Aspen in the offseason is typically a sleepy, muddy place. This offseason is not typical. We’re staying put and wearing masks for one. We’ve also seen an uptick in tourists. Our overheated globe is supplying us with a truly gorgeous spring with temperatures close to 80 degrees. Guess it’s time to remind everyone of summer trail and river etiquette. Forgive me for repeating myself here, but what a time to be alive.
Aspen hasn’t lost its luster, even during a pandemic. In fact, we look a hundred times more inviting than say, New York City or Los Angeles right now. Given the option, would you rather spend your days indoors working from a high-rise or holing up in a sweet little mountain town where you can hike, bike and just generally have more breathing room?
It’s hard not to get a little possessive of our home. We’ve been staying the course, keeping our distance and staying relatively healthy. But just like that, we have a warm and pleasant May. Tourists are making their way here to enjoy some fresh air and a change of scenery. After this weekend’s weather they’re thinking, “Why don’t we come to Aspen every May?”
It’s all I can do not to pray for a May snowstorm, but then I find myself laying under a sweet smelling crabapple tree in full bloom buzzing with bees and let the thought go. It’s not like Aspen hasn’t been shared before now.
While most summer events have been canceled, you can’t cancel beauty. That’s why we moved here. We’ve all had the thought once or twice a summer, “Where did all of these people come from?” or “Don’t they know uphill has the right of way?” With all of the fun changes we’ve adjusted to in 2020 you can fast track those thoughts because trail and river use is happening in full swing.
Not only do we have to share, but we have to educate. While you’re at it, don’t forget that you aren’t the only one feeling pent up right now. While one moment feels deliriously happy, the next could spill a tiny bit of rage.
This past weekend was as good as it gets.The temperatures were near perfect. I joined a couple friends for the slog up Smuggler on my bike and was nearly to the top when a teenaged e-biker came straight at me full throttle. I may be a bit stubborn and since I was feeling it, I firmly held my ground and kept pedaling uphill. He cut right and I let him know, between panting breaths, that uphill had the right of way. I won the game of chicken, just barely, but then his outstanding parenting shone like a beacon of light. He talked a bunch of trash, below me by the way, and told me I should’ve said please.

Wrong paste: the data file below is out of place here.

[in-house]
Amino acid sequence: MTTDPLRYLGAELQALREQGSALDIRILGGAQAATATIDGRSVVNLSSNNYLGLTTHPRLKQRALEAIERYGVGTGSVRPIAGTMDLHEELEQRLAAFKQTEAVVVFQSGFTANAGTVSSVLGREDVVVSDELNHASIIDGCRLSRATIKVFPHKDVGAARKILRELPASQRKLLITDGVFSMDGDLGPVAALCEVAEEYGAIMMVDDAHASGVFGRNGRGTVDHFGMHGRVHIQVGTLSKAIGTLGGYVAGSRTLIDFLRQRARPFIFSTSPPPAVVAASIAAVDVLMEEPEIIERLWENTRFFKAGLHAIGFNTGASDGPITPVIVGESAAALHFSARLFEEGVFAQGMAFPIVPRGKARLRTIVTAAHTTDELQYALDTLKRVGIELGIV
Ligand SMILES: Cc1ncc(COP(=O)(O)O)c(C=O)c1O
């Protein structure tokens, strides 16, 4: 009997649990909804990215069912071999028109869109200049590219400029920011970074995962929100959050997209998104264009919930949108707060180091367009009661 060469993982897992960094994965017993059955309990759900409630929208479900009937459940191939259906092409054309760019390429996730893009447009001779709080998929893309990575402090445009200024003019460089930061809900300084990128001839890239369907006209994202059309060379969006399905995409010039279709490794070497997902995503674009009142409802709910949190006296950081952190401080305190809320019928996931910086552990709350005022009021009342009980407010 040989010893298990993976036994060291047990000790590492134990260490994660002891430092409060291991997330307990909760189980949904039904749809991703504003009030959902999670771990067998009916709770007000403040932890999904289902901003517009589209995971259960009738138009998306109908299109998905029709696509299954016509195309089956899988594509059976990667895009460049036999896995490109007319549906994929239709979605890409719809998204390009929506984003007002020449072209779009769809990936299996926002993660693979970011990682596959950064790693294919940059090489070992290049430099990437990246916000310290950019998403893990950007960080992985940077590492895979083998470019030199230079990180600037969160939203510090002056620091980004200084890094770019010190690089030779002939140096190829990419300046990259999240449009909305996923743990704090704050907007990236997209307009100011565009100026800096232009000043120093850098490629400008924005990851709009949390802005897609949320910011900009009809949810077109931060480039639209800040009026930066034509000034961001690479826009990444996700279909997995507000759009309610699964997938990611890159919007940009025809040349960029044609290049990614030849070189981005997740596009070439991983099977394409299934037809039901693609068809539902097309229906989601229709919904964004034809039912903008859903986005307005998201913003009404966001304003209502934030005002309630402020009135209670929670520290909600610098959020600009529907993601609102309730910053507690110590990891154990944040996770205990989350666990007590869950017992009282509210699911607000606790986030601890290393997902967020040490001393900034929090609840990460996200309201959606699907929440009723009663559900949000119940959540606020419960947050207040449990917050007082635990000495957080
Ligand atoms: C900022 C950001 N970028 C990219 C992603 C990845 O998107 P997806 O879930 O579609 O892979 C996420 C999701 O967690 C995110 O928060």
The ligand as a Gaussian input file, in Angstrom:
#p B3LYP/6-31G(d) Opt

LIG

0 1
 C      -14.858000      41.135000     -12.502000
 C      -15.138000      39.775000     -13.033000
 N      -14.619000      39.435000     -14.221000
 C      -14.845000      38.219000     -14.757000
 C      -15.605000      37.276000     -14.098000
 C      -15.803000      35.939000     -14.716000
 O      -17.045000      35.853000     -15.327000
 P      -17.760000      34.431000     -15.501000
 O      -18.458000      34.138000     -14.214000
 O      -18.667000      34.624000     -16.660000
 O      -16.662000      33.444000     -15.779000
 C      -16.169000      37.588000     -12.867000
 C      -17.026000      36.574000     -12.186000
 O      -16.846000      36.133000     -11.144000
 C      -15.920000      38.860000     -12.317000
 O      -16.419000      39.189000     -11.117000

I have never wanted to give someone a wedgie that took their waistband above their head more than in that moment. His friend came careering around the corner on his e-bike and stopped short of me with a look of fear in his eyes. Someone raised him right, so he apologized for his friend and threw a couple “ma’ams” my way. You’re e-bike is fine on Smuggler, but you need to be in control of it too. With great speed comes great, great responsibility.
Just remember there are trails that see mixed use and to that I remind us all to be patient, ask politely, and throw a smile out for good measure. Otherwise, I might get off my bike and give you the aforementioned wedgie, because it’s been a looong, weird stretch of time for me, too.
I also made a trip to North Star on Sunday afternoon, because, you know, beauty. I’ve written about it for years. I love to paddle upriver, then turn around after I hit my spot and float down. It’s gorgeous, peaceful and bikini worthy. At the risk of sounding like a big ol’ nerd, it is not a disco, nor is it a place for your dog to run alongside you, nor is it a lazy river where empty bottles and cans can be tossed without a care.
That seems obvious to me, but I was more than surprised to see the throngs of adults making bad decisions left and right.
For instance, at the takeout, oh yeah, the takeout is where users are trying to get off the river. Don’t sit there on your paddle board, or worse yet, come down the ramp toward someone trying to leave with their boat/board in hand, while you push your child in a stroller to come talk to your friend. That’s just rude.
And, if someone is paddling upriver, maybe make the effort to look like you’re in control of your craft. I waited in an eddy to let the drunk girl pass me as she floated down. She proceeded to hit my board, spilling her beer and nearly knocking me over in the process.
I guess I was meant for a head-on collision this past weekend. I survived and am just fine, but I think we could all use a refresher for how to play nice in the outdoors this summer.
The pandemic has turned brains to mush and emotions to pressure cookers that, at times, explode while exercising outdoors. Be smart. Be kind and if you’re going to talk trash, remember to do it to their face. Nobody wakes up and wants to hand out wedgies, but if provoked.…